Several months ago a Muslim friend of mine came over to visit. As soon as she walked in the door I could tell that something was troubling her, but I made tea and we sat together and chatted for a while about our kids. As I asked her about her extended family she slowly started to share with me what was worrying her. A few days previously she had found out that a niece from her husband’s side of the family had given birth completely out of the blue. No-one, not even her own mother, had known that she was pregnant. The girl was seventeen, and not yet married. My friend told me that the girl’s father was extremely angry while her mother was very upset and crying all the time. The grandmother refused to come out of the house because she was so ashamed. The neighbours were already starting to gossip as they had heard the cries of a newborn baby and seen the baby clothes drying on the rack outside the house. Shame had been brought on the whole family. Even my friend, who lived in a different area of town, felt the shame, and was afraid that her neighbours would hear about what had happened. She was worried that her kids would be teased at school, and that people would stop buying snacks from her husband’s little tea stall. They too would be shamed by their own community… It is through stories such as these that I have learnt a little of what shame means from a specifically Southeast Asian, and maybe more generally, an Asian perspective.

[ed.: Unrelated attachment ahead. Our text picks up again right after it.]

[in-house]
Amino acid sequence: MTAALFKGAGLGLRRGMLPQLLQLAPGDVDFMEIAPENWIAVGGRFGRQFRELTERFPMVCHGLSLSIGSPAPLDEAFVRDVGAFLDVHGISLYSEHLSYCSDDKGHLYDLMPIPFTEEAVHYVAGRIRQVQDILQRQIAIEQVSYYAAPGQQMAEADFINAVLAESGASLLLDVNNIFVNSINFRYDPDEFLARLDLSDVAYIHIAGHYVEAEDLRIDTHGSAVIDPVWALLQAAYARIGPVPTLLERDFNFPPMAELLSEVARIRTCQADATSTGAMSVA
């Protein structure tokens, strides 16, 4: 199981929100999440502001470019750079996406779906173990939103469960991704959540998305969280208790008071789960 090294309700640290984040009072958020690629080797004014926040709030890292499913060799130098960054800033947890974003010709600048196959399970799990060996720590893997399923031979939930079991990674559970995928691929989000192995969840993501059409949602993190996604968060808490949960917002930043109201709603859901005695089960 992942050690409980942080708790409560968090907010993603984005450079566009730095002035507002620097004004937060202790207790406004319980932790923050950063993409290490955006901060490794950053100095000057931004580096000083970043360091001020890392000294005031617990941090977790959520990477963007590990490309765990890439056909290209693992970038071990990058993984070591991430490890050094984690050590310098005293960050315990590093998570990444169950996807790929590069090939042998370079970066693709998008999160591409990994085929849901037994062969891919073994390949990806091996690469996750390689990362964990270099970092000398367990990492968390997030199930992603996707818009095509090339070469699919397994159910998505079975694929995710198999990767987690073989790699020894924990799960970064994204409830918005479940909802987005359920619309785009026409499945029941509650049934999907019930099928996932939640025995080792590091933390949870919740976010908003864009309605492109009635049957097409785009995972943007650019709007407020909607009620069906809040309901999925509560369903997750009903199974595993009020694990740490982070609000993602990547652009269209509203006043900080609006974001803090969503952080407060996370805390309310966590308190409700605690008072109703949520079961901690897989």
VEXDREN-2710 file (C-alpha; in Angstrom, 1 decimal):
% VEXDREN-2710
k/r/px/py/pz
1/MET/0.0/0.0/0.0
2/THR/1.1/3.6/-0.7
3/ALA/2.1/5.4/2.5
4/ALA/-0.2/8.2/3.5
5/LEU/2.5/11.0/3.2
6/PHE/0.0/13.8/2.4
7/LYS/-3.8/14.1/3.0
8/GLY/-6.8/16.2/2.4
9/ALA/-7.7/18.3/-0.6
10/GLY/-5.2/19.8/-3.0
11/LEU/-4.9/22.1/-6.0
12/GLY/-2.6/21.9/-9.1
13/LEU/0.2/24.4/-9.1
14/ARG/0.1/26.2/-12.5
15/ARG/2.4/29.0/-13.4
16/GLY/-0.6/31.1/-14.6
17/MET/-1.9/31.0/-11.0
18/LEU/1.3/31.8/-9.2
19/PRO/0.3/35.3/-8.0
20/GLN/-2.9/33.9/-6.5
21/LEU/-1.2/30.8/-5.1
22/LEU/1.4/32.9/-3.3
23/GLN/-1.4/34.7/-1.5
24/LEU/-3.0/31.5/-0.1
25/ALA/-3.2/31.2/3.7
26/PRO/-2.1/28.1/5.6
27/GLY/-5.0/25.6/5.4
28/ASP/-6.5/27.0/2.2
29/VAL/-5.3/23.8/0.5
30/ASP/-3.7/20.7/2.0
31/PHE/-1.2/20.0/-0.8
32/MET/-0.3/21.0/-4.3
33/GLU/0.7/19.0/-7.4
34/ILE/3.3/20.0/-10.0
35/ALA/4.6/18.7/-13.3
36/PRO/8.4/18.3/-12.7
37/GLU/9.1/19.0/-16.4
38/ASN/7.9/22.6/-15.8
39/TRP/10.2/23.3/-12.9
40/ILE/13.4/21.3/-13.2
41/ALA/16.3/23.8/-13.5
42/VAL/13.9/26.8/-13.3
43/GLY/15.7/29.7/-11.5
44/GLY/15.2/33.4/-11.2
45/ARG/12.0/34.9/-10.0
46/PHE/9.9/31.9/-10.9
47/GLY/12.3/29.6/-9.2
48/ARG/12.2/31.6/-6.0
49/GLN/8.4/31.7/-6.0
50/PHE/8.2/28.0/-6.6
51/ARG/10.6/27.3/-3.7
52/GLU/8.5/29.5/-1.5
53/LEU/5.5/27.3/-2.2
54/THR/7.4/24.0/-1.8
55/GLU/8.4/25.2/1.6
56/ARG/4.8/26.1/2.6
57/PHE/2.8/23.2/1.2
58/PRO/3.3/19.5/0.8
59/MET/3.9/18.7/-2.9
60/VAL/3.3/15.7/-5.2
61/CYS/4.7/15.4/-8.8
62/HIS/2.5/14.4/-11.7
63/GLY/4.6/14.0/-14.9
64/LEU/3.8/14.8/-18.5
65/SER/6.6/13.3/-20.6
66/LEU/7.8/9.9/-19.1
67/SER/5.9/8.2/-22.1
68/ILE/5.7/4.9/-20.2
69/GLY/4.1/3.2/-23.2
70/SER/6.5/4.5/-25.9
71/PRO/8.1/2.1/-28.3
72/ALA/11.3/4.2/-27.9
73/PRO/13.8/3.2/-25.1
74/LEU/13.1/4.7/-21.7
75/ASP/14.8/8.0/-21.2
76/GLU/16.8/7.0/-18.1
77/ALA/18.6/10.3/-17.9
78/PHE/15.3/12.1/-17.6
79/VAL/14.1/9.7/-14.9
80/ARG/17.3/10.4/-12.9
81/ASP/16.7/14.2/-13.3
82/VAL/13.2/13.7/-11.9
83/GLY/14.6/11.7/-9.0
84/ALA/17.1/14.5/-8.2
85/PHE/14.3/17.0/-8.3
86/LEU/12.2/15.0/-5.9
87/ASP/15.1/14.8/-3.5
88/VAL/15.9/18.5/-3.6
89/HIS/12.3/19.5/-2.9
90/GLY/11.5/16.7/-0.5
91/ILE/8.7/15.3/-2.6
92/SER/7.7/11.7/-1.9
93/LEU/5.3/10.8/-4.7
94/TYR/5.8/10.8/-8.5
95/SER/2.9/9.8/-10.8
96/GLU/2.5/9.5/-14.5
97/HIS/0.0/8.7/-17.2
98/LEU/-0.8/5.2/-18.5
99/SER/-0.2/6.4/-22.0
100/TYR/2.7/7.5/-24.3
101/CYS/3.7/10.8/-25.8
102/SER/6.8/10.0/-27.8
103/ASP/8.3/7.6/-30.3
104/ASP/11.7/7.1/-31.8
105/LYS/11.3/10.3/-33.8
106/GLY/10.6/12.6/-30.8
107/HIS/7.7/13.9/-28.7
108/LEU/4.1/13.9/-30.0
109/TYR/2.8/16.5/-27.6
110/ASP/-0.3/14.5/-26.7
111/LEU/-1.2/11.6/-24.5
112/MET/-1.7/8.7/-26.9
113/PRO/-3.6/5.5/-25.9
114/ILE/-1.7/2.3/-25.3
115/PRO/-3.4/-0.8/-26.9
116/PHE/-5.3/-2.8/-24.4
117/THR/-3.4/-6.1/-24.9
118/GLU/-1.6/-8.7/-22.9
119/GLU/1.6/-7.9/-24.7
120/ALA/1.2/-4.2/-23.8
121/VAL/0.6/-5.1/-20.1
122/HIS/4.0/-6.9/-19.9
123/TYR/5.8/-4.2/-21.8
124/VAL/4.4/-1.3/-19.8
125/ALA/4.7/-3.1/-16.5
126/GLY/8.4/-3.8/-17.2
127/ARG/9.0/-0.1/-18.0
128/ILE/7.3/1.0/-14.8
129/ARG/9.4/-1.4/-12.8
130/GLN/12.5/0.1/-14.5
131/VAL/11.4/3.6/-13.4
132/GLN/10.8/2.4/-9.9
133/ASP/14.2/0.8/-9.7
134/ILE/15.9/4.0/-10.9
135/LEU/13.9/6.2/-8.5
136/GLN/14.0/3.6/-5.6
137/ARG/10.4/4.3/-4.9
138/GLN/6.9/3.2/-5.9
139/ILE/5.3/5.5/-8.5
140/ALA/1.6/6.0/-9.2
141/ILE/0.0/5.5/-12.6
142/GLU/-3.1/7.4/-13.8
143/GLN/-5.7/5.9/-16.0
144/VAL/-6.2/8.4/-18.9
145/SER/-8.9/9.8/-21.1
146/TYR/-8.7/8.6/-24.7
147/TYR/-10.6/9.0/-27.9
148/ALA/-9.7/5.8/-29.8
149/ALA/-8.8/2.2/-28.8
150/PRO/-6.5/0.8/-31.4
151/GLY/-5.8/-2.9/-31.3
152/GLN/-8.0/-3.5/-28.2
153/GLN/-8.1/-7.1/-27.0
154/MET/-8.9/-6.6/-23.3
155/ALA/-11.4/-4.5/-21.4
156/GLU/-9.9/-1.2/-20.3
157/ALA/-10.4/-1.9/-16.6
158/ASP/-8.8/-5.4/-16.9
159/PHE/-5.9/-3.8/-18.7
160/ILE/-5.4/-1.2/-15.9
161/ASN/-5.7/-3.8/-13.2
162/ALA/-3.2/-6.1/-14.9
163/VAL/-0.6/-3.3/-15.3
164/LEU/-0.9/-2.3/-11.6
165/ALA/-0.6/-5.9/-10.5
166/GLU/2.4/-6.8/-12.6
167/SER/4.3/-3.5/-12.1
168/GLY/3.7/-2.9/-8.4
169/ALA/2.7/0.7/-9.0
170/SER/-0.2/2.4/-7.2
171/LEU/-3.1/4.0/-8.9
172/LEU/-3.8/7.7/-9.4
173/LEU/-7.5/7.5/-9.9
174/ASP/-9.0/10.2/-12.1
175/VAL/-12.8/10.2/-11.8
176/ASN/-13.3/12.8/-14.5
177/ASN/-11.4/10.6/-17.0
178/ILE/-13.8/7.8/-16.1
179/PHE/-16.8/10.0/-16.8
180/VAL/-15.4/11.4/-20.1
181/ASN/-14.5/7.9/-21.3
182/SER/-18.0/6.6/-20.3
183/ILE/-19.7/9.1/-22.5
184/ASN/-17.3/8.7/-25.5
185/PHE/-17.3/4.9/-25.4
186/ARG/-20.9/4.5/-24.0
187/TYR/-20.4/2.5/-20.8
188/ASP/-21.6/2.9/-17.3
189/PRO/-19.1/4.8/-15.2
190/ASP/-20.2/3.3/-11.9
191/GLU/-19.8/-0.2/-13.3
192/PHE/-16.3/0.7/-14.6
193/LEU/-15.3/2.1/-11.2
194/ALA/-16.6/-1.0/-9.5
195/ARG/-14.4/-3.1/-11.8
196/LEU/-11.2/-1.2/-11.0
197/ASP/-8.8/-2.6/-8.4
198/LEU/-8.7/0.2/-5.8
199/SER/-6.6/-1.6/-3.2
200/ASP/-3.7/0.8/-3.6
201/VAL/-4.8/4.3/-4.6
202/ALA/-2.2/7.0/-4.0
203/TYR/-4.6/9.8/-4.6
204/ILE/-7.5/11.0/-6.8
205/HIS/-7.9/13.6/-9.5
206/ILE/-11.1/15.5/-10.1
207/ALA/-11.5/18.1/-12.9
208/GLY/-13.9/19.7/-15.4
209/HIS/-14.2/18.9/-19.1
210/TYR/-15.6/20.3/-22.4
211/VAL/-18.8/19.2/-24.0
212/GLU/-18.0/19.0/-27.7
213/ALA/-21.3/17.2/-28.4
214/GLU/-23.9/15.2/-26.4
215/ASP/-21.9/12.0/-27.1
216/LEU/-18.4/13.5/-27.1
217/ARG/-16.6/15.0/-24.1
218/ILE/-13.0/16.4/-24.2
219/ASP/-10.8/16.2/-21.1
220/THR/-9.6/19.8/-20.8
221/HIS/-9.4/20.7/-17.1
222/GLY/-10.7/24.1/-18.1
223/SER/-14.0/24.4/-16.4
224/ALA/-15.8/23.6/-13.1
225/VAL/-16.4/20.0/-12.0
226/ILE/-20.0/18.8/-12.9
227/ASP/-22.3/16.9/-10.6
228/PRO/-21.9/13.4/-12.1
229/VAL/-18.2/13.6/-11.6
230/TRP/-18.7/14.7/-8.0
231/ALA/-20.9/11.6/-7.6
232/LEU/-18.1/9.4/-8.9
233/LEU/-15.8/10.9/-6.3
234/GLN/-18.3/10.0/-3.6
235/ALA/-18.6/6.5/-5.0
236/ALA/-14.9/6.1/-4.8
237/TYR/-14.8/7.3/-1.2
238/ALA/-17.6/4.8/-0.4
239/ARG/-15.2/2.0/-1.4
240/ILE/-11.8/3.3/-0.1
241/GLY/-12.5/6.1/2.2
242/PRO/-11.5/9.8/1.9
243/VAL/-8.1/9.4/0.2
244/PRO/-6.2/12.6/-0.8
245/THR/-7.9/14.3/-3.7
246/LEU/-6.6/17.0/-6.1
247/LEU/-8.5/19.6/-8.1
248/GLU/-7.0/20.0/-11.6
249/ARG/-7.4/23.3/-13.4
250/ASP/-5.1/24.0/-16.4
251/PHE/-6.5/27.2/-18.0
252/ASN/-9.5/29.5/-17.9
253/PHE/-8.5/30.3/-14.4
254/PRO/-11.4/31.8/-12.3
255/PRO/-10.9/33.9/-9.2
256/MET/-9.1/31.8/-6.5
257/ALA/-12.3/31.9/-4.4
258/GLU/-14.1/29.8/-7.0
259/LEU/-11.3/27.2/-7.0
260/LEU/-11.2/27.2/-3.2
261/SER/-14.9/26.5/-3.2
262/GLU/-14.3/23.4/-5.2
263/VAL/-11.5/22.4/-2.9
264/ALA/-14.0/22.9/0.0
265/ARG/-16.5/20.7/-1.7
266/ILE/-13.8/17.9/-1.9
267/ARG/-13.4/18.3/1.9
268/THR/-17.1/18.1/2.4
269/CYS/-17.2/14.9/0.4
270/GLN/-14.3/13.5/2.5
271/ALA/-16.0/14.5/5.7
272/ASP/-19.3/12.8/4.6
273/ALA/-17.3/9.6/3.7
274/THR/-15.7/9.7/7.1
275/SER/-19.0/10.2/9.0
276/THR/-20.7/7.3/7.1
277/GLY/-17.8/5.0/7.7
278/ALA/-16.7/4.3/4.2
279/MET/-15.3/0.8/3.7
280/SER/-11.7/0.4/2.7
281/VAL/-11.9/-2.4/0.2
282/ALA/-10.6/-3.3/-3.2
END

(You can read more on this topic of shame in this webzine: https://whenwomenspeak.net/article/vol-6-no-1-july-2020-a-path-from-shame-to-belonging/ )